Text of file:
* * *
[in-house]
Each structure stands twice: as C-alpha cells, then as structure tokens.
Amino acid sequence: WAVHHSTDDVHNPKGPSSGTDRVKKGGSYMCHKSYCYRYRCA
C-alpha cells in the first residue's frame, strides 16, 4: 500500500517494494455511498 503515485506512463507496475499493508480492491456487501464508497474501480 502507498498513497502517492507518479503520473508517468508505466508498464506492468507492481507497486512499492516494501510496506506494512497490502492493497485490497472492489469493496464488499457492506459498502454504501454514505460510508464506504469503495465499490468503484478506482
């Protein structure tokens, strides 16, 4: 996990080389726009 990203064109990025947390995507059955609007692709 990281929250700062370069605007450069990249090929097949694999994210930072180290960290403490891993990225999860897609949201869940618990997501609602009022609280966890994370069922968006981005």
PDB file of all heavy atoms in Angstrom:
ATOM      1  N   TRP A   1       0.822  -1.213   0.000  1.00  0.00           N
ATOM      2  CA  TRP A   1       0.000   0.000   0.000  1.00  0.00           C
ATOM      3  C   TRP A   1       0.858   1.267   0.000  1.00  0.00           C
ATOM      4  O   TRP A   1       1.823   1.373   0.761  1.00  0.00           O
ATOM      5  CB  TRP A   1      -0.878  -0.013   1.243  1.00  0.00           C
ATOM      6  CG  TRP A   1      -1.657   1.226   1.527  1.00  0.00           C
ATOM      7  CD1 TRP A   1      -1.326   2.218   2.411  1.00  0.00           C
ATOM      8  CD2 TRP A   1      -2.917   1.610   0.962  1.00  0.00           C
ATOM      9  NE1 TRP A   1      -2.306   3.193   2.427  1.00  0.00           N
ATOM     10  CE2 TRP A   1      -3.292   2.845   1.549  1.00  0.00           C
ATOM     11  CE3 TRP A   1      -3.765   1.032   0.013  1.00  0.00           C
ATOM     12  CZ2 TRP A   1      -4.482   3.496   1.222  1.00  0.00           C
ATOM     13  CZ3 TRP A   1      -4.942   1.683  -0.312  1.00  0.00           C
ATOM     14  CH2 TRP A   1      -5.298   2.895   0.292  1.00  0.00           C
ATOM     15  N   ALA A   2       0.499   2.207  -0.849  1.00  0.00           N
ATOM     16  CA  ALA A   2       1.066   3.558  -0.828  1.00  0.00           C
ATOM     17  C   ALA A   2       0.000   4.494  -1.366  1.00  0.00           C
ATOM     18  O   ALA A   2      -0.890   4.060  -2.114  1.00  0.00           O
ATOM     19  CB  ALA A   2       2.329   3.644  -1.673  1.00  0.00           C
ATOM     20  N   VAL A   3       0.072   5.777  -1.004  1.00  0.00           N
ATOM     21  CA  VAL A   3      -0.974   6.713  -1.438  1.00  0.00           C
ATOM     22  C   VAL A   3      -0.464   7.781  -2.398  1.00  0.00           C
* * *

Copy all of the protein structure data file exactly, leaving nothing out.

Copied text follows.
[in-house]
Each structure stands twice: as C-alpha cells, then as structure tokens.
Amino acid sequence: WAVHHSTDDVHNPKGPSSGTDRVKKGGSYMCHKSYCYRYRCA
C-alpha cells in the first residue's frame, strides 16, 4: 500500500517494494455511498 503515485506512463507496475499493508480492491456487501464508497474501480 502507498498513497502517492507518479503520473508517468508505466508498464506492468507492481507497486512499492516494501510496506506494512497490502492493497485490497472492489469493496464488499457492506459498502454504501454514505460510508464506504469503495465499490468503484478506482
């Protein structure tokens, strides 16, 4: 996990080389726009 990203064109990025947390995507059955609007692709 990281929250700062370069605007450069990249090929097949694999994210930072180290960290403490891993990225999860897609949201869940618990997501609602009022609280966890994370069922968006981005």
PDB file of all heavy atoms in Angstrom:
ATOM      1  N   TRP A   1       0.822  -1.213   0.000  1.00  0.00           N
ATOM      2  CA  TRP A   1       0.000   0.000   0.000  1.00  0.00           C
ATOM      3  C   TRP A   1       0.858   1.267   0.000  1.00  0.00           C
ATOM      4  O   TRP A   1       1.823   1.373   0.761  1.00  0.00           O
ATOM      5  CB  TRP A   1      -0.878  -0.013   1.243  1.00  0.00           C
ATOM      6  CG  TRP A   1      -1.657   1.226   1.527  1.00  0.00           C
ATOM      7  CD1 TRP A   1      -1.326   2.218   2.411  1.00  0.00           C
ATOM      8  CD2 TRP A   1      -2.917   1.610   0.962  1.00  0.00           C
ATOM      9  NE1 TRP A   1      -2.306   3.193   2.427  1.00  0.00           N
ATOM     10  CE2 TRP A   1      -3.292   2.845   1.549  1.00  0.00           C
ATOM     11  CE3 TRP A   1      -3.765   1.032   0.013  1.00  0.00           C
ATOM     12  CZ2 TRP A   1      -4.482   3.496   1.222  1.00  0.00           C
ATOM     13  CZ3 TRP A   1      -4.942   1.683  -0.312  1.00  0.00           C
ATOM     14  CH2 TRP A   1      -5.298   2.895   0.292  1.00  0.00           C
ATOM     15  N   ALA A   2       0.499   2.207  -0.849  1.00  0.00           N
ATOM     16  CA  ALA A   2       1.066   3.558  -0.828  1.00  0.00           C
ATOM     17  C   ALA A   2       0.000   4.494  -1.366  1.00  0.00           C
ATOM     18  O   ALA A   2      -0.890   4.060  -2.114  1.00  0.00           O
ATOM     19  CB  ALA A   2       2.329   3.644  -1.673  1.00  0.00           C
ATOM     20  N   VAL A   3       0.072   5.777  -1.004  1.00  0.00           N
ATOM     21  CA  VAL A   3      -0.974   6.713  -1.438  1.00  0.00           C
ATOM     22  C   VAL A   3      -0.464   7.781  -2.398  1.00  0.00           C